But the sharp, and strikingly consistent, geographic and demographic contrasts between the Republican and Democratic coalitions in Michigan and Wisconsin make clear that these explosive fights are also something more. They represent just the newest front in a larger national confrontation: the struggle between metropolitan and nonmetro America for control of the country’s direction.
The tension between cities and their suburbs, and rural areas has been building for years. But it has exploded under Donald Trump, whose overt appeals to anxiety over economic, cultural, and racial change have debilitated the GOP inside metro America but bolstered it beyond.
November’s election powerfully illustrated that trade-off. The innovative classification system for congressional districts developed by our sister publication CityLab divided House districts into six categories, from most urban to most rural and ranked primarily by their population density. Powered by a strong backlash against Trump, Democrats captured 35 Republican-held House seats in the four most urban categories. By comparison, in the two most rural groupings, where Trump remains much stronger, Democrats achieved a net gain of only five seats. The result is a stunning geographic separation: Democrats now control four-fifths of the 251 seats in the four most urban categories, while Republicans hold four-fifths of the 184 seats in the two most rural.
Read: The Republicans’ Midwest “power grab”
This same geographic divide is hardening in virtually every state, including Michigan and Wisconsin. The Democrats Gretchen Whitmer in Michigan and Tony Evers in Wisconsin built their gubernatorial victory primarily on huge margins in bigger cities and advances in the suburban areas around them. (Whitmer won the well-educated, affluent Oakland County outside Detroit by more than 100,000 votes.) But the rural parts of both states still favored the Republican in the governor’s race, especially in Wisconsin.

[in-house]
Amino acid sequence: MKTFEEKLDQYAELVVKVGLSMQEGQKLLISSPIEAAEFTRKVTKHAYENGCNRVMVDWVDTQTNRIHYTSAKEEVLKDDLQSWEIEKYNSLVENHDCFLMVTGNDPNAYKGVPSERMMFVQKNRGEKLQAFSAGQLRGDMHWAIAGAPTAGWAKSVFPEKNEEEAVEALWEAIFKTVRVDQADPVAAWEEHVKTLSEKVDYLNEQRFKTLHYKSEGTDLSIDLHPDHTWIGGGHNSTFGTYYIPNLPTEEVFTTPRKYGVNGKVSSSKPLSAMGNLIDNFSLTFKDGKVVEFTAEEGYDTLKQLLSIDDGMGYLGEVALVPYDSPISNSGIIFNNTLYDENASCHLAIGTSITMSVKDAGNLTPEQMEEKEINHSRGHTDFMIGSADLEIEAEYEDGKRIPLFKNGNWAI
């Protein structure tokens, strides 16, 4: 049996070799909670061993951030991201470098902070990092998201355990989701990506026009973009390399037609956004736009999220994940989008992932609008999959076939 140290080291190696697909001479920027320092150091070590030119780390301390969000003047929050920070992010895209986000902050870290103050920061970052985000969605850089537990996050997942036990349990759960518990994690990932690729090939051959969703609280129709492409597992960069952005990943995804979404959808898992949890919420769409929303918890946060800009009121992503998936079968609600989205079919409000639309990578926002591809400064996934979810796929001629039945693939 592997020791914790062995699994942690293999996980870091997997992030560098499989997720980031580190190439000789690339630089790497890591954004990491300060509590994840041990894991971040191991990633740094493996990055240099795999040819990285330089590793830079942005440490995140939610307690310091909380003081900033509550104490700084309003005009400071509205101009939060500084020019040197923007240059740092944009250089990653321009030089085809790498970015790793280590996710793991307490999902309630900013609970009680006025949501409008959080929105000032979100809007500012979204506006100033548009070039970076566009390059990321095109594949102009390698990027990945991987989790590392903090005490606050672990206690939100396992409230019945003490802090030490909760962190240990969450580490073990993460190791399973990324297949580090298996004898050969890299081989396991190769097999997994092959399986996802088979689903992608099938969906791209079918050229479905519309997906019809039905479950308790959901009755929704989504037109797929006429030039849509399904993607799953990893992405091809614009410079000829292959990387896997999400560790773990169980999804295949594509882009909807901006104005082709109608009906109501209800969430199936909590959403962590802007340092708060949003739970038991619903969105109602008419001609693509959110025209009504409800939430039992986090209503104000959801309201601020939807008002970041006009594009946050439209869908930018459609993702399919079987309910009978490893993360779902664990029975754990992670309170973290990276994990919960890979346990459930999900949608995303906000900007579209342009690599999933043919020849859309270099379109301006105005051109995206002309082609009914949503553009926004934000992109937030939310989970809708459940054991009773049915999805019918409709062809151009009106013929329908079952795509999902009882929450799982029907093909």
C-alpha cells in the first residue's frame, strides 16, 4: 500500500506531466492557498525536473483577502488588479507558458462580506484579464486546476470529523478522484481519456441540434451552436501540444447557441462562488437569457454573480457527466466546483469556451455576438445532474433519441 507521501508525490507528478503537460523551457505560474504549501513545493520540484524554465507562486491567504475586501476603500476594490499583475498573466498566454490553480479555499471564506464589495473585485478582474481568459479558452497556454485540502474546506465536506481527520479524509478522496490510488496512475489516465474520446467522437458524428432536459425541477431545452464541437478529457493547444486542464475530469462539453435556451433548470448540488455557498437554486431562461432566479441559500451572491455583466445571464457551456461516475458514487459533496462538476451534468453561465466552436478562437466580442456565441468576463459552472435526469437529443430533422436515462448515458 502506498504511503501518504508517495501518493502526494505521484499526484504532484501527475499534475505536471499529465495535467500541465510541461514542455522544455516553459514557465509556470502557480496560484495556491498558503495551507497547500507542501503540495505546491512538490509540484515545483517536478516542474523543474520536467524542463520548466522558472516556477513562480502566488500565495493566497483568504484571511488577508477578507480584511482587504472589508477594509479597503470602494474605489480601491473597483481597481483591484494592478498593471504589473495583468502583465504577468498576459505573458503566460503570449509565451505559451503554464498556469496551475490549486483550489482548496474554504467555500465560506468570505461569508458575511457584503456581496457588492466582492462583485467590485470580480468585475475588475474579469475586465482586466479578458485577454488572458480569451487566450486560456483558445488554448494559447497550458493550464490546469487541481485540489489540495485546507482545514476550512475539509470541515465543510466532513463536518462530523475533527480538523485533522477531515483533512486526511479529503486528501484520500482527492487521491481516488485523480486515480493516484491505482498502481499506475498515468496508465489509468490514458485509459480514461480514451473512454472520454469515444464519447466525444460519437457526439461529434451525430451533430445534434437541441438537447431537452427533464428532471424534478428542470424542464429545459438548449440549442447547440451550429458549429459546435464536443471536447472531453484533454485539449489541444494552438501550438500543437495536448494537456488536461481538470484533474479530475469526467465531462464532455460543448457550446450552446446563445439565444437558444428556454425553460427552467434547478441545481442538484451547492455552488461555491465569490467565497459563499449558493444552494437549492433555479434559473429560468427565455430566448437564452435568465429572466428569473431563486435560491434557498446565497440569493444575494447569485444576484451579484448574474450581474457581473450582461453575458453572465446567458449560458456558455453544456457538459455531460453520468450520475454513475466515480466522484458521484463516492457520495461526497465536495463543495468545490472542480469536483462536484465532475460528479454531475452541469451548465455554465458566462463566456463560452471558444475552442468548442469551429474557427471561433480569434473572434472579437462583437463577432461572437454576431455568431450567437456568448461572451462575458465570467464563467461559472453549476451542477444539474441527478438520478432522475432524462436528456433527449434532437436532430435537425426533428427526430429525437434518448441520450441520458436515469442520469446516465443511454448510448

The same patterns drove state legislative races. With their strength in the biggest population centers, Democrats won more total votes for the Wisconsin State Assembly and both the state House of Representatives and state Senate in Michigan. (Only for the Wisconsin state Senate did the GOP carry a narrow majority.) But because of both the severe gerrymanders that Republicans drew after the 2010 census and the excessive concentration of Democratic votes into urban centers, Republicans maintained the majority of seats in both chambers in both states.
In Michigan, Democrats gained ground in suburban state legislative districts but couldn’t crack the GOP’s rural firewall beyond. “Even in races that people thought might be exceptions to the rural-urban divide, it didn’t turn out that way,” said Matt Grossmann, a political scientist at Michigan State University. Likewise, in Wisconsin, a map of the State Assembly results by Charles Franklin, a law and public-policy professor at Marquette University Law School, shows a blue band of lopsided Democratic advantage from Milwaukee to Madison in an urbanized corridor across the state’s southern border, but moderate to massive Republican leads almost everywhere in the more rural communities further north, except for smaller cities such as Eau Claire and La Crosse. “The Republican base is moving much more from the suburban areas into those rural areas,” precisely as the party’s message is moving “away from traditional Republican politics into Trumpism,” notes Tom Russell, a Madison-based Democratic consultant.